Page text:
Polo Lingo

Playing Field

Polo is most often played outdoors. The outdoor polo field is 300 yards long and 160 yards wide, the largest field in organized sport. The goal posts at each end are 24 feet apart and a minimum of 10 feet high. Penalty lines are marked at 30 yards from the goal, 40 yards, 60 yards, and at midfield.

Divot Stomping

An activity that involves spectators in the game. During halftime, spectators are invited to go onto the playing field to replace pieces of turf that have been dug-up by

the horses.

Polo Mallets

Players hit the ball with the mallet using one of

four basic shots:

Forehand to hit the ball forward or laterally

to a teammate

Backhand changing the flow of play by sending the ball in the opposite direction

Neckshot hitting the ball under the horse's neck

Tailshot hitting the ball behind and under the horse's rump

Pony Goal

A pony goal occurs when a pony, usually by kicking

the ball, causes the ball to go through the goal posts.

This is natural for equine athletes who love the game as much as their riders. This type of goal counts and is a real crowd pleaser.


There are six chukkers in a polo match. Each chukker is seven minutes long. Breaks between chukkers are three minutes long, with a five minute halftime. The ball is rolled in by an official to start the polo match or resume play after a time out. Each team lines up in numerical order, directly behind the other. The opposing team lines up the same way. The umpire rolls the ball between the two teams, and play begins.

The game clock is stopped in case of a foul, fallen pony or rider, pony or player injured, broken tack, loss of helmet, or if the ball rolls out of bounds. A player may leave the field to change ponies without a time out

being called if the pony is not playing well but isn't

visibly injured.


There are four players on a team. The forwards are numbered one and two, and are mainly concerned with scoring. Number three is the center half, who assists the scorers and aids in defense. The number three is often the most experienced member of the team. Defense and fast breaks are the responsibilities of the back, number four.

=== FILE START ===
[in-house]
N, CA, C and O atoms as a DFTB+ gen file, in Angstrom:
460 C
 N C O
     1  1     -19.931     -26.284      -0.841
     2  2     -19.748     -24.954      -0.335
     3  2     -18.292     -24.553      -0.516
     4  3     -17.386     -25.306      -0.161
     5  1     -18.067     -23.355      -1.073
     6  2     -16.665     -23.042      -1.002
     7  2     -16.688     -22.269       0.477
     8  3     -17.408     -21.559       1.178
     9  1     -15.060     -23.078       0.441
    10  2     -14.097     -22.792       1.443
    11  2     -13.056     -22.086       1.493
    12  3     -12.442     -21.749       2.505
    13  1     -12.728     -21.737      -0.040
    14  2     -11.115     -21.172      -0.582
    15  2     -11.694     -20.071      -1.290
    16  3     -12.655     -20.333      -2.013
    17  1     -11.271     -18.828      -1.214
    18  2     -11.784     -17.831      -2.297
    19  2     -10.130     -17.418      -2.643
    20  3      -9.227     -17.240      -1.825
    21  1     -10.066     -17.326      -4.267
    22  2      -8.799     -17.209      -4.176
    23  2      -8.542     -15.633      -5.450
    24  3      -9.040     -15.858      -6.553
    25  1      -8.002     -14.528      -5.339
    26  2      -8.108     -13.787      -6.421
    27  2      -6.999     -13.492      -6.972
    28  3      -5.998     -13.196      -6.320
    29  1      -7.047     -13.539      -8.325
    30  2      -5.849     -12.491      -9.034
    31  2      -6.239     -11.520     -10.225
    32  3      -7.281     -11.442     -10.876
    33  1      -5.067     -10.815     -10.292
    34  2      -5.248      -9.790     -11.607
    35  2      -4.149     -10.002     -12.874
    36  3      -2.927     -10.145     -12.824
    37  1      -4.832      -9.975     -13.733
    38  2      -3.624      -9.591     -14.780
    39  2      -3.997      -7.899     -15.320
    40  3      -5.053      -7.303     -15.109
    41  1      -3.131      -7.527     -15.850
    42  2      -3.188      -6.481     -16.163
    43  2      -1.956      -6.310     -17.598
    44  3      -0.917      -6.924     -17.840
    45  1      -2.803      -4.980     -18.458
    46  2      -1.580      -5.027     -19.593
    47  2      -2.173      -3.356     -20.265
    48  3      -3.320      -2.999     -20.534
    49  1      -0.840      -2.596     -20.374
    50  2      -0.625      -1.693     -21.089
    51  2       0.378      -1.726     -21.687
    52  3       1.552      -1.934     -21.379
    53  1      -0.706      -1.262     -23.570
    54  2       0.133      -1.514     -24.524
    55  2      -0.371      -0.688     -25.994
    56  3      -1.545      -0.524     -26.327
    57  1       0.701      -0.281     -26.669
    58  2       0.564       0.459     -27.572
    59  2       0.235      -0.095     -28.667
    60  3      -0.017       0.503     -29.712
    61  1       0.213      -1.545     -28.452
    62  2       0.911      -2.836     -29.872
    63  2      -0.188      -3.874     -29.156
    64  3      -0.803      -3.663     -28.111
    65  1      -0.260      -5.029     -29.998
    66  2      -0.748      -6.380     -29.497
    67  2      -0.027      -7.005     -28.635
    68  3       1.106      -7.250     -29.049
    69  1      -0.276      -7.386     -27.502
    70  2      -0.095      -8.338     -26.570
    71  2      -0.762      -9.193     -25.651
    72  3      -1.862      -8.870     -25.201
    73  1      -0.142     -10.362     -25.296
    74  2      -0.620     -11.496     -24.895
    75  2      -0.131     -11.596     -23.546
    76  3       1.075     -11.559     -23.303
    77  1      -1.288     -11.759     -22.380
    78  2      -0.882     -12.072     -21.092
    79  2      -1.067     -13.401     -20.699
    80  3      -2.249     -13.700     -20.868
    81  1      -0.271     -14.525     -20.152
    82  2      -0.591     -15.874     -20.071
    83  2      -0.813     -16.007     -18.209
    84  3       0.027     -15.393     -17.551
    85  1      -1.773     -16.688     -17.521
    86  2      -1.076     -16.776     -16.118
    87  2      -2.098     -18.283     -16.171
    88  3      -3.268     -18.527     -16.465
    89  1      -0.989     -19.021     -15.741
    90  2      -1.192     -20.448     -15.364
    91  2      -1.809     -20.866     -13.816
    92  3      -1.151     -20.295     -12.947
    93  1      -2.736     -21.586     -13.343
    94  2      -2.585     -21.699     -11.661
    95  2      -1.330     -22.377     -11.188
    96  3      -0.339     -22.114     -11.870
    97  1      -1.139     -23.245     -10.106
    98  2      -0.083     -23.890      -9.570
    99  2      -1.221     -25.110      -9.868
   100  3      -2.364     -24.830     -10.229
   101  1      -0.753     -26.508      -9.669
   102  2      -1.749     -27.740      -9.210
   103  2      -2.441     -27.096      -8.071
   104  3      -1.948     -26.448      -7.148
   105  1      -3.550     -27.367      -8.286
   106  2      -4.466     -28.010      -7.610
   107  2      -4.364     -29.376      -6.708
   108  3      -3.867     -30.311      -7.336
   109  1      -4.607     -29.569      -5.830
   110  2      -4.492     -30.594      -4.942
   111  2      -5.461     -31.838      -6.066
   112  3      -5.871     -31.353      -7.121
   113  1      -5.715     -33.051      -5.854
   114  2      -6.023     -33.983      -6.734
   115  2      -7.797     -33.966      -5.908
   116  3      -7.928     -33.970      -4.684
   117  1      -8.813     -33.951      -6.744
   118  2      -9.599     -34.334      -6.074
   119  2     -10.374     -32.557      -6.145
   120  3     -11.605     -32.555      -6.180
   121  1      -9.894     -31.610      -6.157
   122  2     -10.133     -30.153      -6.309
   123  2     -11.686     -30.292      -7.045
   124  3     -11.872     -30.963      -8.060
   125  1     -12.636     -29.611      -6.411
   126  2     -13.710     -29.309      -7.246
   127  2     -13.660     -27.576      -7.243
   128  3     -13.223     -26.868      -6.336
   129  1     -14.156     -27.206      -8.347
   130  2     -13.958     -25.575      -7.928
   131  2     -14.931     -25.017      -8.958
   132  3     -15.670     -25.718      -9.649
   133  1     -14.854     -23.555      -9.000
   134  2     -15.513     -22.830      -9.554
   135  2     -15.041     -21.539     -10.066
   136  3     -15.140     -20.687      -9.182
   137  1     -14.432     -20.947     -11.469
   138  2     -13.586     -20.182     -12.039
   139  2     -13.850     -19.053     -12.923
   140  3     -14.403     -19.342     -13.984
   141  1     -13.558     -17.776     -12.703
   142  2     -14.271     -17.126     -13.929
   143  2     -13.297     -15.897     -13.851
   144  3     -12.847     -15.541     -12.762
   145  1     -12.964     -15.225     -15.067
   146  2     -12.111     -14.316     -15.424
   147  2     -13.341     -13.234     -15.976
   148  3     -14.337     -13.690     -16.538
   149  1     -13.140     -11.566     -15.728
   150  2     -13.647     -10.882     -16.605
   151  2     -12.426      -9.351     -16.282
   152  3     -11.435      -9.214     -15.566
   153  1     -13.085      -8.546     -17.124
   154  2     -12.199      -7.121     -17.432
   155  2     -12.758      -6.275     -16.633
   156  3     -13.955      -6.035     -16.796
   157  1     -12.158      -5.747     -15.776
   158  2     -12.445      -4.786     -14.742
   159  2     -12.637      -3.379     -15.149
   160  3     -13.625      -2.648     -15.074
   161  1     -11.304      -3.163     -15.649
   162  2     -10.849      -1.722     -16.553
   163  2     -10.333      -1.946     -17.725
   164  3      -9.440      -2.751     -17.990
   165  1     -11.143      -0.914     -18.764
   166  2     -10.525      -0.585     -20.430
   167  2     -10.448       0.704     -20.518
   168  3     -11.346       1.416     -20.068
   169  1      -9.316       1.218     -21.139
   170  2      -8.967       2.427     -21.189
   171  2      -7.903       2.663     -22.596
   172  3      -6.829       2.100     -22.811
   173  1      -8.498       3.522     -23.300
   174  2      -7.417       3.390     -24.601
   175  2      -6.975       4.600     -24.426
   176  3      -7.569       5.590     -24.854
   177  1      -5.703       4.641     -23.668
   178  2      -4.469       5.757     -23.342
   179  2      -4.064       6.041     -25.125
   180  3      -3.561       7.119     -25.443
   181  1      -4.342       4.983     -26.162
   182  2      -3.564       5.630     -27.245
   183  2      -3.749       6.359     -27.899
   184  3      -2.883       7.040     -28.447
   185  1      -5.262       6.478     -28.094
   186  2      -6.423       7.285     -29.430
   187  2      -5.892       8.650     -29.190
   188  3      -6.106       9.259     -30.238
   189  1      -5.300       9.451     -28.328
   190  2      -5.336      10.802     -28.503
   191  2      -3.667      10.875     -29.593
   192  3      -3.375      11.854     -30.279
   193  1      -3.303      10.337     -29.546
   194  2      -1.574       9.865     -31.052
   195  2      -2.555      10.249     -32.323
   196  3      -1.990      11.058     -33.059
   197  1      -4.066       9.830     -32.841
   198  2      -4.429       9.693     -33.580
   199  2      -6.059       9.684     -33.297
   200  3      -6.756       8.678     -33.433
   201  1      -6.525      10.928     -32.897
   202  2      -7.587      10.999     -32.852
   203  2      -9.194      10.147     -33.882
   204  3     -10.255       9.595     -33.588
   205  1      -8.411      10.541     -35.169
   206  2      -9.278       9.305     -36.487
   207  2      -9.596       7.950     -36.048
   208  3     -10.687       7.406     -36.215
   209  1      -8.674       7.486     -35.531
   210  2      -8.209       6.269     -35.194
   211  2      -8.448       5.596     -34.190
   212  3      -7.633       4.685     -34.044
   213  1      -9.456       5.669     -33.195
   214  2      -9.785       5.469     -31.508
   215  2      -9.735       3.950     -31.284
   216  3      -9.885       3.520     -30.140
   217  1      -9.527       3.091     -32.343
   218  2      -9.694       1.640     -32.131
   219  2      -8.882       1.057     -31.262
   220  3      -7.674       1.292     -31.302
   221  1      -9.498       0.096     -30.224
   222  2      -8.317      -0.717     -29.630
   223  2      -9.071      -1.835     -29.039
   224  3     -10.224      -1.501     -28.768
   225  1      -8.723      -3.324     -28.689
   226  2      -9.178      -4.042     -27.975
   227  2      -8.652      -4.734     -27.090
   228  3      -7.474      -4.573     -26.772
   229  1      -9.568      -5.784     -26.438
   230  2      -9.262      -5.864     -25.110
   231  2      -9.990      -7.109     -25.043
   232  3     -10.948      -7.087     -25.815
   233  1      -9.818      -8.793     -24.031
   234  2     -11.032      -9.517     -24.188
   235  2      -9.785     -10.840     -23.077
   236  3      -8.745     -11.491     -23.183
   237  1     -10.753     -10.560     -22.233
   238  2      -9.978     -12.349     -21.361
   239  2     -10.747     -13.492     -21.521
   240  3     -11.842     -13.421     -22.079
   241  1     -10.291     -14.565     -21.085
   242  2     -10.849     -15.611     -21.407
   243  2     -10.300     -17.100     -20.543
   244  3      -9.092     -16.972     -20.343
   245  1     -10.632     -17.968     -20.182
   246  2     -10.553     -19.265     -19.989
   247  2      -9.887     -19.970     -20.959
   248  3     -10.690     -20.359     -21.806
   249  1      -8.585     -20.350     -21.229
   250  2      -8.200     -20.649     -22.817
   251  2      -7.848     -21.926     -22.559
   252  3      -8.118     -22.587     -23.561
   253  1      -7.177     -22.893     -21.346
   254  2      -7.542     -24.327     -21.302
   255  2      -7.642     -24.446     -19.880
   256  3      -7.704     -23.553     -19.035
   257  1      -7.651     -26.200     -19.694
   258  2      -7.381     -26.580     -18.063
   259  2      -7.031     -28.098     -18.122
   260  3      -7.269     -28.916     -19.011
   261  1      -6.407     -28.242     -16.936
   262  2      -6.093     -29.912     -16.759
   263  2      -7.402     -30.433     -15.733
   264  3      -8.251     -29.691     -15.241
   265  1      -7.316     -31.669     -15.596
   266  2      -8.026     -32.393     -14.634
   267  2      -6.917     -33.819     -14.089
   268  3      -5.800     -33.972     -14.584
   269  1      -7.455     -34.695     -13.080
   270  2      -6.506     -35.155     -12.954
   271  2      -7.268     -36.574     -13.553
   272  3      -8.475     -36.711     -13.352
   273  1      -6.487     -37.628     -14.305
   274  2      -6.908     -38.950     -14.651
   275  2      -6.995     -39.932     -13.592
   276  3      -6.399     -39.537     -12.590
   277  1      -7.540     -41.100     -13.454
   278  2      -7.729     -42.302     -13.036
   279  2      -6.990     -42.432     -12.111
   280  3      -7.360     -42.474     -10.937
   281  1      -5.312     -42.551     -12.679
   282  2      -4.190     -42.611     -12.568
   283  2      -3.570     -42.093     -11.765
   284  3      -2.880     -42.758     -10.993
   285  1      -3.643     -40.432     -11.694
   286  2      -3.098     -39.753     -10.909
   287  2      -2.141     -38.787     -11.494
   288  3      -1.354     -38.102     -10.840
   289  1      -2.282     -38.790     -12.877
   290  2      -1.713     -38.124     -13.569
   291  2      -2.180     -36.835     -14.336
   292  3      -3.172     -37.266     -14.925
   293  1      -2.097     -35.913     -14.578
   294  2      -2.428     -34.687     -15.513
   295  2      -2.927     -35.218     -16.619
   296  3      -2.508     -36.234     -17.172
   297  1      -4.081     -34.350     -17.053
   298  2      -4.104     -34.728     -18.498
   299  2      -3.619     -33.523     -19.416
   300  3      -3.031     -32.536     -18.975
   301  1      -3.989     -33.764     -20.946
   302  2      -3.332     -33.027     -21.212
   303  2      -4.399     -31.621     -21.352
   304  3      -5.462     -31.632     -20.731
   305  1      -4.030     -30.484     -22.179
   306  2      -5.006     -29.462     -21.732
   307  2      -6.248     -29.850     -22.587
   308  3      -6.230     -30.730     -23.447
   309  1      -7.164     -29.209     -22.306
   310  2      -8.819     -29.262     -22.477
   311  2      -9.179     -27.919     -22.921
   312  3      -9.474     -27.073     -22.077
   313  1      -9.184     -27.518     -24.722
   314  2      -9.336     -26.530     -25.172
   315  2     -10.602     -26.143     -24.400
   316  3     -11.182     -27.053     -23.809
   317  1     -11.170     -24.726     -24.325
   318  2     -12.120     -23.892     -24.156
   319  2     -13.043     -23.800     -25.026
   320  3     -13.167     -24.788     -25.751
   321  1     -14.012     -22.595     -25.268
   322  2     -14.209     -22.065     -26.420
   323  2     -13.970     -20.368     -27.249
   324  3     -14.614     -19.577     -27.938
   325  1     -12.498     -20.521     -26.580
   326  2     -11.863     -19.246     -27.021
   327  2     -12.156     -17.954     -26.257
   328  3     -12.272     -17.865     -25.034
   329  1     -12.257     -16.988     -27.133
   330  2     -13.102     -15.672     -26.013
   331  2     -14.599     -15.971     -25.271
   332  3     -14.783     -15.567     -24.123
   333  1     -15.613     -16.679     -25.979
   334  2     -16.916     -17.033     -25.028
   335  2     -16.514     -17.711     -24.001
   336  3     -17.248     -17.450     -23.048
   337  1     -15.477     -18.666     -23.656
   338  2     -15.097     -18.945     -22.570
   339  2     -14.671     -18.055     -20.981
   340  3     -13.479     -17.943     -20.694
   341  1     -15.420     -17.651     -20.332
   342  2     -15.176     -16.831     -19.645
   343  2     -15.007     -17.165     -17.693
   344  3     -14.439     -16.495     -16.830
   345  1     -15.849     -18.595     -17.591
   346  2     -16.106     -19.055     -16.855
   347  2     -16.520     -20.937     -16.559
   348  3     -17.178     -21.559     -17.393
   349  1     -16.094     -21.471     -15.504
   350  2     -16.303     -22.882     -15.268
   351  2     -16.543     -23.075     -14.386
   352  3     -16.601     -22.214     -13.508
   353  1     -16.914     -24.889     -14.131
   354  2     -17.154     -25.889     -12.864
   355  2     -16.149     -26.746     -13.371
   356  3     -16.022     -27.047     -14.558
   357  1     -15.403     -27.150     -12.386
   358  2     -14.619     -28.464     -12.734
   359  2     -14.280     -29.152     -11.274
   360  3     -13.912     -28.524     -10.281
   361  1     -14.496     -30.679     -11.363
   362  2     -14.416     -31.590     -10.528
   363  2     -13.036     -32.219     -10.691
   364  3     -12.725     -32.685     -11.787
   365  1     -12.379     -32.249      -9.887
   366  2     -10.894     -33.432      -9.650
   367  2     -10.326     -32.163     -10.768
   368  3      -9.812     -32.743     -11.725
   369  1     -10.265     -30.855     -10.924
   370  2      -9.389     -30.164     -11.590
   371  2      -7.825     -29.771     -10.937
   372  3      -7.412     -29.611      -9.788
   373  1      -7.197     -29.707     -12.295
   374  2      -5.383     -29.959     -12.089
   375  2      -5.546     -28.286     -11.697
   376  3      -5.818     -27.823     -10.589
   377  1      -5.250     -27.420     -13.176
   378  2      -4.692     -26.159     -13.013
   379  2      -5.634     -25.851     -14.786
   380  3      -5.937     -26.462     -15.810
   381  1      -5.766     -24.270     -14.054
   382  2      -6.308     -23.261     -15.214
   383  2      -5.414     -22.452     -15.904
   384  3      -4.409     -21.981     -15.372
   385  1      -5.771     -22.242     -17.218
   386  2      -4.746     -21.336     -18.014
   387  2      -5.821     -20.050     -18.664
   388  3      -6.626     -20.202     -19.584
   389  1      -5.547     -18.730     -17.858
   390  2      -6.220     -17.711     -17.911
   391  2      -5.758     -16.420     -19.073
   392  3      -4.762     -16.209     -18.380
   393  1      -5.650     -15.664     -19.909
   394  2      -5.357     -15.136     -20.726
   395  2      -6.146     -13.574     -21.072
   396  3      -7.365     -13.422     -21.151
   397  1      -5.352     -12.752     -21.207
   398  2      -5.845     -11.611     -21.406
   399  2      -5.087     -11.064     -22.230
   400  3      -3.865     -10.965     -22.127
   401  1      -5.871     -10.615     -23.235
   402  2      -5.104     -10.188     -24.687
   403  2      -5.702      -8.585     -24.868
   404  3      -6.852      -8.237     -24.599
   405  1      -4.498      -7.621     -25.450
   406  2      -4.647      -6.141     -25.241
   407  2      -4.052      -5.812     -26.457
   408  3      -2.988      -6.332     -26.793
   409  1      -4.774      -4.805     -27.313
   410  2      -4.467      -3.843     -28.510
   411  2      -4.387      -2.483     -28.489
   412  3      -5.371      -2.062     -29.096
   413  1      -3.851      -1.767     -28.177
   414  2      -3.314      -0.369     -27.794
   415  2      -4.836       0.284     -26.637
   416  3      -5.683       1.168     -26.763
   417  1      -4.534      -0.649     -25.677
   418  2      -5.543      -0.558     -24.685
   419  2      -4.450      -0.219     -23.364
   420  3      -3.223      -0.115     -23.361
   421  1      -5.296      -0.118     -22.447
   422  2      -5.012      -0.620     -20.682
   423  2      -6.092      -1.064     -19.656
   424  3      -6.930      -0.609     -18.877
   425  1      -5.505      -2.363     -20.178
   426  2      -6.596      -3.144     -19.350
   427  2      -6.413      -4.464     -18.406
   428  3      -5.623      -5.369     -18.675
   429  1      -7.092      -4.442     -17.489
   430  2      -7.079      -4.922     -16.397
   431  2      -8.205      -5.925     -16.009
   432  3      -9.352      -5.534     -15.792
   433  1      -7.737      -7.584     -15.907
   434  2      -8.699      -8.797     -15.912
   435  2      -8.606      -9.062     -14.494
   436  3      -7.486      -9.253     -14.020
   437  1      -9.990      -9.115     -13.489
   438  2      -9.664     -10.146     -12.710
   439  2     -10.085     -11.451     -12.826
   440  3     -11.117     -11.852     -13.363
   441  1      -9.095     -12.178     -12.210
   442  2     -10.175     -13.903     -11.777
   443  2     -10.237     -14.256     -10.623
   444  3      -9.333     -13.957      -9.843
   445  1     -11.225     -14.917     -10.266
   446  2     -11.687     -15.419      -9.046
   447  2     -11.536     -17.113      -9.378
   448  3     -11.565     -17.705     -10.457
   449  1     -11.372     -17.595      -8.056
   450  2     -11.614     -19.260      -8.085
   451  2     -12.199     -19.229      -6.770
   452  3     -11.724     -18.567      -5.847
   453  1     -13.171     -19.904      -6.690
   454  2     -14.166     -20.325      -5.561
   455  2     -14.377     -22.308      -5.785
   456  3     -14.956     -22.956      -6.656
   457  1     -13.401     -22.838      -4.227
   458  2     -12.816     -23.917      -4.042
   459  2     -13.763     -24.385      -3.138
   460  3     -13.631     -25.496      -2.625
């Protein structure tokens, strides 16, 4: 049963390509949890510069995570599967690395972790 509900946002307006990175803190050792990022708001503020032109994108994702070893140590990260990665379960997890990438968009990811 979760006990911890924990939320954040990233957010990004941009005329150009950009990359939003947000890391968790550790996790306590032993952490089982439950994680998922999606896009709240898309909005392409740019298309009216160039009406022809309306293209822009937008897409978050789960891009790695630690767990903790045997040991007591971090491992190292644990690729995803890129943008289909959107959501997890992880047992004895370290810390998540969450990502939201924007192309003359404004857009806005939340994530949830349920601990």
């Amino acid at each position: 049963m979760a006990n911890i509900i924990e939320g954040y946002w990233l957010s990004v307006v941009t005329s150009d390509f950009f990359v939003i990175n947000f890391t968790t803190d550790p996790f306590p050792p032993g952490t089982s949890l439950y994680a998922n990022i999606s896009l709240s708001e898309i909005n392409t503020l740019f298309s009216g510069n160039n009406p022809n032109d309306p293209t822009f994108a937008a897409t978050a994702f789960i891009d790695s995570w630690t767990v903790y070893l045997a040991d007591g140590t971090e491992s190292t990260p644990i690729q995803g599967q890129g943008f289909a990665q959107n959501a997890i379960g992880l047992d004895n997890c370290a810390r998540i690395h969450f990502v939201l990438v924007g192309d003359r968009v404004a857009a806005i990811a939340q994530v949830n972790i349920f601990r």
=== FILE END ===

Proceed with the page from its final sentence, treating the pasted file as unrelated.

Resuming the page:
Today, most polo ponies are thoroughbreds. Horses account for 80 percent of the game. There are no height restrictions, but most horses are between 15 and 16 hands. Possibly the most athletic of all equestrian breeds,

polo ponies are changed after each chukker. The

demands of the sport require horses to run like a racehorse as well as stop and change direction like a cow pony. Each player brings six to eight horses to a game. Players are allowed to change horses at any time but can't call time out to do so.


Two mounted umpires do most of the officiating, with a referee at midfield having the final say in any dispute between the umpires. With such a large field and the speed of the polo match, the referee is usually busy.


Penalty shots are given from any position the umpires choose from the goal line to midfield, with or without a defender allowed in the goal, depending on the severity of the foul. After each goal, the teams change goals. For complete details please refer to the penalty rules.


A 9- to 11-inch vertical board, running the length of the field on both sides. The sideboards help to keep the ball in play. When the ball rolls too close to the boards, a player may elect to ride on the other side to get a better shot at it. For this reason, spectators should stay back at least 10 yards from the sideboards.


Polo players are ranked yearly by their peers and the USPA on a scale of -2 to 10 goals. Team play is handicapped on the basis of ability. A team's handicap is the total of its players' goal ratings. Tournaments are held in handicap categories. High goal polo is considered to be for teams rated nineteen goals or over, and medium goal play is fifteen to eighteen goals. There are many ways to build a team that meets the tournament's goal limit. Quite often a strong team will want a ringer, a new or under rated player, to balance the team's higher ranked players.


Means that the same horse may be played again in a

later chukker.


This brief overview of the rules of polo is for the spectator only. Most of the rules of polo are for the safety of the players and their ponies. If you want to play, learn them thoroughly. For complete details please refer to the USPA Outdoor Rules. The umpires' primary concerns are right of way and the line of the ball. The line of the ball is an imaginary line that is formed each time the ball is struck. This line traces the ball's path and extends past the ball along that trajectory. The player who last struck the ball is considered to have right of way, and no other player may cross the line of the ball in front of that player, or push that player off the line. Riding alongside to block or hook is allowed, as long as the player with right of way is not impeded. Bumping or riding off is allowed as long as the angle of attack is less than forty five degrees, and any contact must be made between the pony's hip and shoulder. A player may hook or block another player's mallet with his mallet, but no deliberate contact between players is allowed. A player may not purposely touch another player, his tack or pony with his mallet. The mallet may only

be held in the right hand. Left handed players are often thought to hit with less accuracy, but guide their ponies

better than their right handed peers. Ponies play for a maximum of two chukkers per match.